A breathtakingly intimate indie folk experience, Victoria Bigelow’s sophomore EP ‘waves’ is a beautifully raw unveiling of our deepest, darkest depths.
Stream: ‘waves’ EP – Victoria Bigelow
I don’t want anyone around here to know the things I think about when I am alone…
A breathtakingly intimate indie folk experience, Victoria Bigelow’s new EP is a beautifully raw unveiling of our deepest, darkest depths. It’s a soft and stirring expression of those feelings we all-too-often hide away from the rest of the world – the ones we seldom even tell ourselves. A heartfelt confessional through and through, the five-track waves EP affirms Bigelow as one of indie folk’s most exciting up-and-coming artists as she comes to life, again and again, with gut-wrenching honesty and spine-chilling warmth.
I don’t want anyone around here to know
The things I think about when I am alone
And it comes in waves
It comes in blues and it comes in grays
It comes in waves
It comes in blues, it comes in grays
I’ve spent most my life keeping at bay
The weigh that those before me carried and gave
There’s so much that I’ll never speak about
When I stare at it for too long it swallows me down
– “waves,” Victoria Bigelow
Whatever you do, don’t sleep on Victoria Bigelow. Atwood Magazine is proud to be premiering waves, the stunning sophomore EP from one of Nashville’s most exciting and promising singer/songwriters (independently out September 24, 2021). A former Atwood Editor’s Pick praised for her ability to channel grief into beauty, Bigelow has a demonstrated knack for spilling her soul in song.
Last summer’s debut EP To Everyone I’ve Loved Before invited listeners to join her on a series of “hauntingly beautiful, bittersweet” unveilings of the self born out of grief, self-reflection, and solitude. “Existing somewhere in-between Lana Del Rey, Phoebe Bridgers, and Maren Morris, Bigelow evokes massive emotions through small, seductive sounds: Her effected guitar work and poignant piano chords are second only to her sultry, whispery vocals and stunningly emotional poetry,” Atwood Magazine wrote at the time. “Listen to Victoria Bigelow’s new songs and let her beautiful strain of melancholy wash over you.”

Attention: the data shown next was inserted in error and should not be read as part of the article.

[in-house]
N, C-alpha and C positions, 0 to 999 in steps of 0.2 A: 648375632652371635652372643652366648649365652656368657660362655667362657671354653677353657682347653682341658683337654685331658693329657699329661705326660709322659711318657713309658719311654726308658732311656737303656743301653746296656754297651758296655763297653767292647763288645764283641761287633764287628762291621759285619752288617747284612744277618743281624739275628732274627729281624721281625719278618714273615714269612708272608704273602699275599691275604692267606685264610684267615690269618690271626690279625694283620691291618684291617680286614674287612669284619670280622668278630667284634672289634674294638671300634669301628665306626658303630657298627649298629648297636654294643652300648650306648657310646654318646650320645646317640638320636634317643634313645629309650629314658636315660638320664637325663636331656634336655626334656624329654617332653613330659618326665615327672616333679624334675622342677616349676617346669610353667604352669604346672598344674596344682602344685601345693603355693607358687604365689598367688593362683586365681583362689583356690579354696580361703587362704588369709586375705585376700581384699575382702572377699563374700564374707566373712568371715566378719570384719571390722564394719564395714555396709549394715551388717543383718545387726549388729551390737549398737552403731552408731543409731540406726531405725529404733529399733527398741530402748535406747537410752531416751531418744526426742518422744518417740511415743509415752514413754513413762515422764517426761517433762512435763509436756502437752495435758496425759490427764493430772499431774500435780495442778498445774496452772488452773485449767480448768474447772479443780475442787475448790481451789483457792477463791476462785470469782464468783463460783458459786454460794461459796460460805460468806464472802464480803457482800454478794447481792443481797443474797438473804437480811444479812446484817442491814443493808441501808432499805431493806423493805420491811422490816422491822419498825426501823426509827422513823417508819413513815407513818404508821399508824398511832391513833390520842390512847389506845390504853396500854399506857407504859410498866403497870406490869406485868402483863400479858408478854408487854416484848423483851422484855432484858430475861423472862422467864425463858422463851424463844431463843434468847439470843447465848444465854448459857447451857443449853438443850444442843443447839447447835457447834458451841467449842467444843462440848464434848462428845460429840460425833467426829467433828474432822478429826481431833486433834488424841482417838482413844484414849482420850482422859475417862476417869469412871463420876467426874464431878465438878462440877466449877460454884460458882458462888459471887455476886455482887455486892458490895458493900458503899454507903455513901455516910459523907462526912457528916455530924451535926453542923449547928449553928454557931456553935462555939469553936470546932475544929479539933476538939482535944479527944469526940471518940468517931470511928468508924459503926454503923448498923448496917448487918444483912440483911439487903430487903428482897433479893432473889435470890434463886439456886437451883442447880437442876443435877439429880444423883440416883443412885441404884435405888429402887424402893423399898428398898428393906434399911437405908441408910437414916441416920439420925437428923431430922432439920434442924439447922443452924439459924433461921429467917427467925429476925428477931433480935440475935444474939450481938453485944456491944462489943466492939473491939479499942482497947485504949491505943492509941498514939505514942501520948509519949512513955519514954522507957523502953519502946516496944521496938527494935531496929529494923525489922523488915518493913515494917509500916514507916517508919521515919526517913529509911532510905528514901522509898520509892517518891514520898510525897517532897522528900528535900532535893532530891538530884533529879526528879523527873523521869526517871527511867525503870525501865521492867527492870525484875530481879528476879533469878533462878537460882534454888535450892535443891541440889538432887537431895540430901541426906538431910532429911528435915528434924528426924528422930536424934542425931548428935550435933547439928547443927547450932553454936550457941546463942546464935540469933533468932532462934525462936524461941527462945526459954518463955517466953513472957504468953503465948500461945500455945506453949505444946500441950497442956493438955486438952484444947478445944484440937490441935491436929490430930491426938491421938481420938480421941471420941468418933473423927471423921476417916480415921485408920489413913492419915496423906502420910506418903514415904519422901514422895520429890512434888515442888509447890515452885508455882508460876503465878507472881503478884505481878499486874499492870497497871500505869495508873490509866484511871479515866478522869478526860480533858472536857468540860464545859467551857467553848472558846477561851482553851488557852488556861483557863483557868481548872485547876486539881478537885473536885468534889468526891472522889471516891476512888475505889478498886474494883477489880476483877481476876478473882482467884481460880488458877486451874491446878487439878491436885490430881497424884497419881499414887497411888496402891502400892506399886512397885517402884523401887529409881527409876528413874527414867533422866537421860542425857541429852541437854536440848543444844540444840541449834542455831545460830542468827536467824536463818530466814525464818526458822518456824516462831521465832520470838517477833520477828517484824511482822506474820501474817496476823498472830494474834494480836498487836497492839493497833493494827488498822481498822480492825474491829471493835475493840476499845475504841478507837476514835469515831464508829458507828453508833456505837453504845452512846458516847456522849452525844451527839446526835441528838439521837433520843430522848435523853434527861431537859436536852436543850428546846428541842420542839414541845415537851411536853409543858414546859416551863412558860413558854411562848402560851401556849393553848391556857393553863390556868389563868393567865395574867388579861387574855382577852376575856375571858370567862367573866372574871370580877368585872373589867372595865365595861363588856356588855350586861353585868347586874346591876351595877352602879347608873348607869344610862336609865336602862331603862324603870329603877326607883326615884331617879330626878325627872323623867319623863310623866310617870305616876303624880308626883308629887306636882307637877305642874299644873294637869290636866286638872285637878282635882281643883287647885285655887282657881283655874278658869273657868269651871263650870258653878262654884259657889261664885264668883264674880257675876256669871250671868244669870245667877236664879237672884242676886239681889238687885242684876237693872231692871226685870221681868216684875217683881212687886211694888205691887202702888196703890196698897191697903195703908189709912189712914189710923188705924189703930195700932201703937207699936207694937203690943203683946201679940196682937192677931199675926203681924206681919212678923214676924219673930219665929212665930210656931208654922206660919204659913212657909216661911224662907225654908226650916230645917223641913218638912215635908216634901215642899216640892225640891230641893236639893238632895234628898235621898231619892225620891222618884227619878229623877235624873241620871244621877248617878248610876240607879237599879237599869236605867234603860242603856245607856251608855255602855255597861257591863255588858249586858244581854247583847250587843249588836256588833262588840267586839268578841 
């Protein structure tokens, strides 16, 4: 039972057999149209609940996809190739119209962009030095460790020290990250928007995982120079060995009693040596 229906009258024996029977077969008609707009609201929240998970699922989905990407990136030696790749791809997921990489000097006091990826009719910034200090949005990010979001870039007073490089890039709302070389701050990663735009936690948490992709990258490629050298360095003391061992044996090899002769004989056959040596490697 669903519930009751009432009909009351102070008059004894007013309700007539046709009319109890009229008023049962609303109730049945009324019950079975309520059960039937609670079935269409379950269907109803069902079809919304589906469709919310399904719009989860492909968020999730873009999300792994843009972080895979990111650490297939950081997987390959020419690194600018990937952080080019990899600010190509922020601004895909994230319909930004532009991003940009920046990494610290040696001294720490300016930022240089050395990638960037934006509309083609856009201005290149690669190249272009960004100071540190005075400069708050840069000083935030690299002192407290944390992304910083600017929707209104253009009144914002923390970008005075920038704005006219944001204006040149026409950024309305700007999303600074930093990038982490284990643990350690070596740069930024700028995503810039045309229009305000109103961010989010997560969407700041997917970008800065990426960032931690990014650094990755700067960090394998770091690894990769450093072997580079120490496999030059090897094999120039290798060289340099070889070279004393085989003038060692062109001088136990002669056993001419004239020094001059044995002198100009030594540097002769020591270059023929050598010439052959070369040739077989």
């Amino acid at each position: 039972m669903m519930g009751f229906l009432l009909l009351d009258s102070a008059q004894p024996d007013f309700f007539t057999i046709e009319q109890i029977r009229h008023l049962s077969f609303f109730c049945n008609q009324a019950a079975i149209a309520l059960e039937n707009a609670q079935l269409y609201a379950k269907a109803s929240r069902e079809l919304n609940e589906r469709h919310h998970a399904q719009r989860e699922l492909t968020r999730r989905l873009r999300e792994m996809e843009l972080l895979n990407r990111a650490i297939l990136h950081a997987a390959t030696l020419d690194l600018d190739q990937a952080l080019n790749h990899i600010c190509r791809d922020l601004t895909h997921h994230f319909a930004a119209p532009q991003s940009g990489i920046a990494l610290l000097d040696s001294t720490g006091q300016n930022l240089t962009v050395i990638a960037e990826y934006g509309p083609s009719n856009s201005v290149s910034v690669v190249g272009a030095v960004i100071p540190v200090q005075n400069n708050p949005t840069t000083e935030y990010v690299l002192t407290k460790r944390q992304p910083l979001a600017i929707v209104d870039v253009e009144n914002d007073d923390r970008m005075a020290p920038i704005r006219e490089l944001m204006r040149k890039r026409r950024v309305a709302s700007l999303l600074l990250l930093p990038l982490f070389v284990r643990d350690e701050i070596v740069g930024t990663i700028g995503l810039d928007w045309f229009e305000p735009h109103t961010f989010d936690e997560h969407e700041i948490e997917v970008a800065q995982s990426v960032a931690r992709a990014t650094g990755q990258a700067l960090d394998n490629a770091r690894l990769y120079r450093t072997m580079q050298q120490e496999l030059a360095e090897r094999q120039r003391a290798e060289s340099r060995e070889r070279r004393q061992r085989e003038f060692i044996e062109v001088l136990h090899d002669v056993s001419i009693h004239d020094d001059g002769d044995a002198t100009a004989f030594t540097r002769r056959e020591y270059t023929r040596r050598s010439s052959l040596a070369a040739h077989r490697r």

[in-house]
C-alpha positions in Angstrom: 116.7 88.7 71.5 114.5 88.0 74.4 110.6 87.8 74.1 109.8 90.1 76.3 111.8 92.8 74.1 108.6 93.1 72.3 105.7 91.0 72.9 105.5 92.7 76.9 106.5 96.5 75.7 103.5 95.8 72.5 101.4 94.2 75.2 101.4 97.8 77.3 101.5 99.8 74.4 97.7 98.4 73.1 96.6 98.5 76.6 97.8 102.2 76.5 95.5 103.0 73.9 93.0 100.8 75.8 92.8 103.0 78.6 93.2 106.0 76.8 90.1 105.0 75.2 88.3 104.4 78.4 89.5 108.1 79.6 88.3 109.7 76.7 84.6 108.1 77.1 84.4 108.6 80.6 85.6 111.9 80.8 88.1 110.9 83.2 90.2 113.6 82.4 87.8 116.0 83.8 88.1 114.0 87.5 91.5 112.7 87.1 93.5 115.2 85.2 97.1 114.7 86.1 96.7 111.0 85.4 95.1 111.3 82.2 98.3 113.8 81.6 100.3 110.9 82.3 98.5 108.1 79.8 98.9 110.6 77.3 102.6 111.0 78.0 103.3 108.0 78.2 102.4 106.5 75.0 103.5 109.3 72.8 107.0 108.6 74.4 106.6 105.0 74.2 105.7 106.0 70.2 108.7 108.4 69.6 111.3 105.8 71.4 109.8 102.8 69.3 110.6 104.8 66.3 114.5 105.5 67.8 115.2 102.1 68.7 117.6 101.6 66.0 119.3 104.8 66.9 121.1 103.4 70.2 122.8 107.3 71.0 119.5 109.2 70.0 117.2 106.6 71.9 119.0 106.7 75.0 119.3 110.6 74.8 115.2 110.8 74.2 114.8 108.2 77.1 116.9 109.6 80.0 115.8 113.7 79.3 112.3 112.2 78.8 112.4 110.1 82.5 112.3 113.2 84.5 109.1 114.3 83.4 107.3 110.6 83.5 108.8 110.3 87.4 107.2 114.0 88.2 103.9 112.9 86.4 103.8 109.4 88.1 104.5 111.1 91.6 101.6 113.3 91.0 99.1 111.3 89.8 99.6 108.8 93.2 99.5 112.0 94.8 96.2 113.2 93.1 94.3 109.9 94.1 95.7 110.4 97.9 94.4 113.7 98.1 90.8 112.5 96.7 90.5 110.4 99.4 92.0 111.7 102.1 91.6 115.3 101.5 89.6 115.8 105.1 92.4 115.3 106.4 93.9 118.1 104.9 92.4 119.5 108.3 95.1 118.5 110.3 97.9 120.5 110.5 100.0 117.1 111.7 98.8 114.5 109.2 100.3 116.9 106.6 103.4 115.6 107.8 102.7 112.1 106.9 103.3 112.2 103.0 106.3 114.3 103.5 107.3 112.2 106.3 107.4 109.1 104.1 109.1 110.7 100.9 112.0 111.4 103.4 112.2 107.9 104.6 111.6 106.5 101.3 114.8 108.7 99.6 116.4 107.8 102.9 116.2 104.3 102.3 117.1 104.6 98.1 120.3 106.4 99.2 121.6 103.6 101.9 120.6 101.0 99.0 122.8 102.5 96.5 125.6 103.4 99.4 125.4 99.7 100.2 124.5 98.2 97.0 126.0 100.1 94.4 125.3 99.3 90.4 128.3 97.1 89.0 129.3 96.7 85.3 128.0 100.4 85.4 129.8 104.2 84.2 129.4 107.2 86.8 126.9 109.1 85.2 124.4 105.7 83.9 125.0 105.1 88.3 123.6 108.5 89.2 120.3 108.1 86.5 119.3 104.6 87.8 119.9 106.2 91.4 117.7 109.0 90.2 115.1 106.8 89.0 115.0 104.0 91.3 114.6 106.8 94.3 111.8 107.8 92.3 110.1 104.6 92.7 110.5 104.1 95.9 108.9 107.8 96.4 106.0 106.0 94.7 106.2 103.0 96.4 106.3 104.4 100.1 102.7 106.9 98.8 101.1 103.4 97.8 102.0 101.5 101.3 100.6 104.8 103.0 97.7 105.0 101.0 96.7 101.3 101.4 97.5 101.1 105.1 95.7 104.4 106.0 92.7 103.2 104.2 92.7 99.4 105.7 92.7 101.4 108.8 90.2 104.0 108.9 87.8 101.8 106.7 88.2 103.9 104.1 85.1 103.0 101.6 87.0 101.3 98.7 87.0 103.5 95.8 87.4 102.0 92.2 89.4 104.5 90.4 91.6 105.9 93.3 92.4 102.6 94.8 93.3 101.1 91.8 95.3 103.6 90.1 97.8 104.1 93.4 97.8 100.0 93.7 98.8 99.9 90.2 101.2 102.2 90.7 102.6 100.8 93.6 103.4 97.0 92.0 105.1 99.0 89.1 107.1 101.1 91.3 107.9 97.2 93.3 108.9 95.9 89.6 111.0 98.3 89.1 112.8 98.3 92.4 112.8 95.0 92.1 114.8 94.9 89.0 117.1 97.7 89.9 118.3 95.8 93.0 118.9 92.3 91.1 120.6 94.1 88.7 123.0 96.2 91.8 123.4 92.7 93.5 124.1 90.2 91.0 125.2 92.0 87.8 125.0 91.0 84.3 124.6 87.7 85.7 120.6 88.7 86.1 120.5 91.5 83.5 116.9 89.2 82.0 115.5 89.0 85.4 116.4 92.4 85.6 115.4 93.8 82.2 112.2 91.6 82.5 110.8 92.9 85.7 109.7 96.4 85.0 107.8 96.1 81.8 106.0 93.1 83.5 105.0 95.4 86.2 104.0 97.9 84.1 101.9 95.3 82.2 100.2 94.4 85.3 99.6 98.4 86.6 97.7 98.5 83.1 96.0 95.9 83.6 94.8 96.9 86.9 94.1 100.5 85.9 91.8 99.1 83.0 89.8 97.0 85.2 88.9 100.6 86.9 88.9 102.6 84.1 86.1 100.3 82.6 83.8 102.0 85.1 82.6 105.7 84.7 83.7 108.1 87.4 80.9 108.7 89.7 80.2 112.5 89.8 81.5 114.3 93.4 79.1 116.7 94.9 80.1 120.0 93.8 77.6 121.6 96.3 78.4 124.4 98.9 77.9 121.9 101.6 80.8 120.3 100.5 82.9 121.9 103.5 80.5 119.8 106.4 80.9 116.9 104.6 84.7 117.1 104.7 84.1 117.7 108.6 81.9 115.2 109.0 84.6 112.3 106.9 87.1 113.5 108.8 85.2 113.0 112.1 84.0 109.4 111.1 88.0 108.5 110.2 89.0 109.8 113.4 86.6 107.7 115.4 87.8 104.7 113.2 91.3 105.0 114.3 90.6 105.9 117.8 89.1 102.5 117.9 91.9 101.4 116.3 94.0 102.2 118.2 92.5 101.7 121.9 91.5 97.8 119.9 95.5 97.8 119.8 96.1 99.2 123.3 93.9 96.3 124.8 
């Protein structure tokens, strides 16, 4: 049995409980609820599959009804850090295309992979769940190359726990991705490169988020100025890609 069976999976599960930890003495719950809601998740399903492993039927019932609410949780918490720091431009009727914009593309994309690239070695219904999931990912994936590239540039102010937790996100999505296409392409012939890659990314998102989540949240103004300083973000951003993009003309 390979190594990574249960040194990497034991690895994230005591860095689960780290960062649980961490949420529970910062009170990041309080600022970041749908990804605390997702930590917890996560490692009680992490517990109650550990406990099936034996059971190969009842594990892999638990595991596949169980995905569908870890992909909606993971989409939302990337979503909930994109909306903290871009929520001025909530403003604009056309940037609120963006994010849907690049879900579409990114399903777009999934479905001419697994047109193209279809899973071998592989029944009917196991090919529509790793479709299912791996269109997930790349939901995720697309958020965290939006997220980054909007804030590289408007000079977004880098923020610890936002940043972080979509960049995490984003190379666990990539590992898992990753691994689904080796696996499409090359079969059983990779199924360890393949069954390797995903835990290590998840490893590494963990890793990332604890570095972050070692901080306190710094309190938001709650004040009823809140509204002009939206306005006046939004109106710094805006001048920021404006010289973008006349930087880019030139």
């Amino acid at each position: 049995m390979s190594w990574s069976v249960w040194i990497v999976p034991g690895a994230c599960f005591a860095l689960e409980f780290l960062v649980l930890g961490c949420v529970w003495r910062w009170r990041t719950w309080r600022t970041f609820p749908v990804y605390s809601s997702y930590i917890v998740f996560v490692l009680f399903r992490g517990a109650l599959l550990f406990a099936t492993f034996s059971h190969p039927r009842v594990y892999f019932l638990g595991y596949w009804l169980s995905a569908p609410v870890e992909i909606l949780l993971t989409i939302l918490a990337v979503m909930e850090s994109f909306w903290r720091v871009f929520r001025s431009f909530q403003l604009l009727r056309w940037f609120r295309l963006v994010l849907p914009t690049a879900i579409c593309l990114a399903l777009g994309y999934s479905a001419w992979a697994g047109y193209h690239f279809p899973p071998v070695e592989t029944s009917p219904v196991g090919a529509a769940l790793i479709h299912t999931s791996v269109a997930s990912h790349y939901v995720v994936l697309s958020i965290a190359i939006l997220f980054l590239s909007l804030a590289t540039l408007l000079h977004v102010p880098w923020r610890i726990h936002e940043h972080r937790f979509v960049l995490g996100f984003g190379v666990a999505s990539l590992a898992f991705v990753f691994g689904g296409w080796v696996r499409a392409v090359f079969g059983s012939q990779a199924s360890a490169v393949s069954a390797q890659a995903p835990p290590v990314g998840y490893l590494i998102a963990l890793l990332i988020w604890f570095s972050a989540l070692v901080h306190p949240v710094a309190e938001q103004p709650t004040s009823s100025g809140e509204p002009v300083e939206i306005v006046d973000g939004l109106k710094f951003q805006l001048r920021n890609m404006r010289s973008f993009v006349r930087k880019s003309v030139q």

Released just over a year later, waves proves a fitting, more stripped-down follow-up to the gently built-up To Everyone I’ve Loved Before – finding Bigelow getting big emotions out of small moments that resonate around us and within us.
“Last spring I left Nashville and moved to the desert, and that was the beginning of the new EP,” Bigelow tells Atwood Magazine. “We moved into our home, converted one of the rooms into a studio, and started working on it. This project in a lot of ways was just further seeking an escape for how loud life can be. Revisiting old influences and older songs of mine, and approaching these songs from a more intimate, vulnerable place. This project was created to be listened to in order, as a whole, whereas my last one was a bit more “single” based. I wrote all of the songs before any recording began, and I wrote a few of them immediately after I had gotten to the desert. My last EP was cobbled together in a lot of ways, and most of it also took place within the beginning of the pandemic, so it was difficult to focus on art at that time. I really wanted to honor this music and give the songs time and approach them from a more thoughtful place.”
waves is a wondrous, if not extraordinarily plaintive and bittersweet world unto itself. Lead single and EP opener “Playing God” sets the scene with a visceral overhaul of the self. Bigelow pours herself out into the darkness, her voice and guitar/drums accompaniment never rising to high or too low – but nevertheless melting over the ears like an earth-shattering avalanche:
I don’t wanna go to sleep